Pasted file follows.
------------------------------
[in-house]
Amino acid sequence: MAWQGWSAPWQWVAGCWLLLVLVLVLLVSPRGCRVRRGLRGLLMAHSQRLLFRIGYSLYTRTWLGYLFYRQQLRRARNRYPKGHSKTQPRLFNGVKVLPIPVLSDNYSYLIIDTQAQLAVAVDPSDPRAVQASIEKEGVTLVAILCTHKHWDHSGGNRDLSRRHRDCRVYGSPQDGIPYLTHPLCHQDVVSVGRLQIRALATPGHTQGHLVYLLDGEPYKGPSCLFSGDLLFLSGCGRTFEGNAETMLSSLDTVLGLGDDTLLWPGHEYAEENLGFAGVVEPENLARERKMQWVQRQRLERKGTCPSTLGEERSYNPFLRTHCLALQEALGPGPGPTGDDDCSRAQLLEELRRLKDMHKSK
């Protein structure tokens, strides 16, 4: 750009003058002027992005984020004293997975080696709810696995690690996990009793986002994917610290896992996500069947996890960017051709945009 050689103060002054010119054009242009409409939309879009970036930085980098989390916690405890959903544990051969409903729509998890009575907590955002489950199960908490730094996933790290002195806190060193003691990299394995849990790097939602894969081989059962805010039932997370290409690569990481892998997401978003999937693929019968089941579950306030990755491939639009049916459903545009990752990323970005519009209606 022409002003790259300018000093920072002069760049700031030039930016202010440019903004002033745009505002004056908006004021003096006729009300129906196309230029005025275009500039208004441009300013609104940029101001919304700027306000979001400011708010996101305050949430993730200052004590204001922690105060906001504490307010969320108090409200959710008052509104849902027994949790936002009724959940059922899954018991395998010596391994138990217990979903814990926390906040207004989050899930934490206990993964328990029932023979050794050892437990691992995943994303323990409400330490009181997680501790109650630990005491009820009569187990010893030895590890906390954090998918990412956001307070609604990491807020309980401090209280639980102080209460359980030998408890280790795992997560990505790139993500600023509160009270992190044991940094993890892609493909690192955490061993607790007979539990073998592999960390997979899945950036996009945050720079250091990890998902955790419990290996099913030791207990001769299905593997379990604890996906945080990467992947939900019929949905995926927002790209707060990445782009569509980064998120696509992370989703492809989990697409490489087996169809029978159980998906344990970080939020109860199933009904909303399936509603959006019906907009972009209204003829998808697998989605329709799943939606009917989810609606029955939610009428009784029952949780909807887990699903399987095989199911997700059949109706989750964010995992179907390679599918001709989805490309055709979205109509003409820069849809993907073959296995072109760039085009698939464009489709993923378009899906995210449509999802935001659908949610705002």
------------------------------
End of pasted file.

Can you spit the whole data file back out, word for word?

[in-house]
Amino acid sequence: MAWQGWSAPWQWVAGCWLLLVLVLVLLVSPRGCRVRRGLRGLLMAHSQRLLFRIGYSLYTRTWLGYLFYRQQLRRARNRYPKGHSKTQPRLFNGVKVLPIPVLSDNYSYLIIDTQAQLAVAVDPSDPRAVQASIEKEGVTLVAILCTHKHWDHSGGNRDLSRRHRDCRVYGSPQDGIPYLTHPLCHQDVVSVGRLQIRALATPGHTQGHLVYLLDGEPYKGPSCLFSGDLLFLSGCGRTFEGNAETMLSSLDTVLGLGDDTLLWPGHEYAEENLGFAGVVEPENLARERKMQWVQRQRLERKGTCPSTLGEERSYNPFLRTHCLALQEALGPGPGPTGDDDCSRAQLLEELRRLKDMHKSK
């Protein structure tokens, strides 16, 4: 750009003058002027992005984020004293997975080696709810696995690690996990009793986002994917610290896992996500069947996890960017051709945009 050689103060002054010119054009242009409409939309879009970036930085980098989390916690405890959903544990051969409903729509998890009575907590955002489950199960908490730094996933790290002195806190060193003691990299394995849990790097939602894969081989059962805010039932997370290409690569990481892998997401978003999937693929019968089941579950306030990755491939639009049916459903545009990752990323970005519009209606 022409002003790259300018000093920072002069760049700031030039930016202010440019903004002033745009505002004056908006004021003096006729009300129906196309230029005025275009500039208004441009300013609104940029101001919304700027306000979001400011708010996101305050949430993730200052004590204001922690105060906001504490307010969320108090409200959710008052509104849902027994949790936002009724959940059922899954018991395998010596391994138990217990979903814990926390906040207004989050899930934490206990993964328990029932023979050794050892437990691992995943994303323990409400330490009181997680501790109650630990005491009820009569187990010893030895590890906390954090998918990412956001307070609604990491807020309980401090209280639980102080209460359980030998408890280790795992997560990505790139993500600023509160009270992190044991940094993890892609493909690192955490061993607790007979539990073998592999960390997979899945950036996009945050720079250091990890998902955790419990290996099913030791207990001769299905593997379990604890996906945080990467992947939900019929949905995926927002790209707060990445782009569509980064998120696509992370989703492809989990697409490489087996169809029978159980998906344990970080939020109860199933009904909303399936509603959006019906907009972009209204003829998808697998989605329709799943939606009917989810609606029955939610009428009784029952949780909807887990699903399987095989199911997700059949109706989750964010995992179907390679599918001709989805490309055709979205109509003409820069849809993907073959296995072109760039085009698939464009489709993923378009899906995210449509999802935001659908949610705002």